pages = {93},
publisher = {IST Austria},
title = {{Reactivation of the hippocampal cognitive map in goal-directed spatial tasks}},
doi = {10.15479/AT:ISTA:th_858},
year = {2017},
}
@phdthesis{838,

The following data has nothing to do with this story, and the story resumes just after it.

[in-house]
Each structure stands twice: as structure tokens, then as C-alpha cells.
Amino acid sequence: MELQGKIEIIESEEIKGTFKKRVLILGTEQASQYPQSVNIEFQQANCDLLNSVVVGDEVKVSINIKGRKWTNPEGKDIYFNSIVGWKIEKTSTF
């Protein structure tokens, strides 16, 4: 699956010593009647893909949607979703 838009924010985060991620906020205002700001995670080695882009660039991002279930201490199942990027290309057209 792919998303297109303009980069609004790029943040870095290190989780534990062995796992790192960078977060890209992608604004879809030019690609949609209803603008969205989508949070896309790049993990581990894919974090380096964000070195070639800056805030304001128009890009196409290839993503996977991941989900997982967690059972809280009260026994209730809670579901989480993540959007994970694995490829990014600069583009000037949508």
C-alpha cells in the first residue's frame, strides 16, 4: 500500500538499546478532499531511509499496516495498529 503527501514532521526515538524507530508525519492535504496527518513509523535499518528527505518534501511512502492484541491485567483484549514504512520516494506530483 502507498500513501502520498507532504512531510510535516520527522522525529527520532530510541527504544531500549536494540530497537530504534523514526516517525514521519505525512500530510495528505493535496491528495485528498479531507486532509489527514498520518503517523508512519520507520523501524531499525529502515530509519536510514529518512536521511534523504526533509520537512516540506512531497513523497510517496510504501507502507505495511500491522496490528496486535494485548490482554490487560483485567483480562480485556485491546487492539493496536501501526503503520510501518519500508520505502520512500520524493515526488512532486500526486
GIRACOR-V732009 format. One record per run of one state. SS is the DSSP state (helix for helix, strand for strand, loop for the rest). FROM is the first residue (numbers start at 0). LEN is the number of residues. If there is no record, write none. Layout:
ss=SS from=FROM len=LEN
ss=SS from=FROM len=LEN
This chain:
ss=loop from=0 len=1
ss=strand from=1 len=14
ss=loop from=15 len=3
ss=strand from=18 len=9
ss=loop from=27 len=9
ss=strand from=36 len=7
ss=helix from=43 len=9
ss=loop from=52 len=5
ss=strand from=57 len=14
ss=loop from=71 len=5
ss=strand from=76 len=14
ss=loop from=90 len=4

abstract = {In this thesis we discuss the exact security of message authentications codes HMAC , NMAC , and PMAC . NMAC is a mode of operation which turns a fixed input-length keyed hash function f into a variable input-length function. A practical single-key variant of NMAC called HMAC is a very popular and widely deployed message authentication code (MAC). PMAC is a block-cipher based mode of operation, which also happens to be the most famous fully parallel MAC. NMAC was introduced by Bellare, Canetti and Krawczyk Crypto’96, who proved it to be a secure pseudorandom function (PRF), and thus also a MAC, under two assumptions. Unfortunately, for many instantiations of HMAC one of them has been found to be wrong. To restore the provable guarantees for NMAC , Bellare [Crypto’06] showed its security without this assumption. PMAC was introduced by Black and Rogaway at Eurocrypt 2002. If instantiated with a pseudorandom permutation over n -bit strings, PMAC constitutes a provably secure variable input-length PRF. For adversaries making q queries, each of length at most ` (in n -bit blocks), and of total length σ ≤ q` , the original paper proves an upper bound on the distinguishing advantage of O ( σ 2 / 2 n ), while the currently best bound is O ( qσ/ 2 n ). In this work we show that this bound is tight by giving an attack with advantage Ω( q 2 `/ 2 n ). In the PMAC construction one initially XORs a mask to every message block, where the mask for the i th block is computed as τ i := γ i · L , where L is a (secret) random value, and γ i is the i -th codeword of the Gray code. Our attack applies more generally to any sequence of γ i ’s which contains a large coset of a subgroup of GF (2 n ). As for NMAC , our first contribution is a simpler and uniform proof: If f is an ε -secure PRF (against q queries) and a δ - non-adaptively secure PRF (against q queries), then NMAC f is an ( ε + `qδ )-secure PRF against q queries of length at most ` blocks each. We also show that this ε + `qδ bound is basically tight by constructing an f for which an attack with advantage `qδ exists. Moreover, we analyze the PRF-security of a modification of NMAC called NI by An and Bellare that avoids the constant rekeying on multi-block messages in NMAC and allows for an information-theoretic analysis. We carry out such an analysis, obtaining a tight `q 2 / 2 c bound for this step, improving over the trivial bound of ` 2 q 2 / 2 c . Finally, we investigate, if the security of PMAC can be further improved by using τ i ’s that are k -wise independent, for k > 1 (the original has k = 1). We observe that the security of PMAC will not increase in general if k = 2, and then prove that the security increases to O ( q 2 / 2 n ), if the k = 4. Due to simple extension attacks, this is the best bound one can hope for, using any distribution on the masks. Whether k = 3 is already sufficient to get this level of security is left as an open problem. Keywords: Message authentication codes, Pseudorandom functions, HMAC, PMAC. },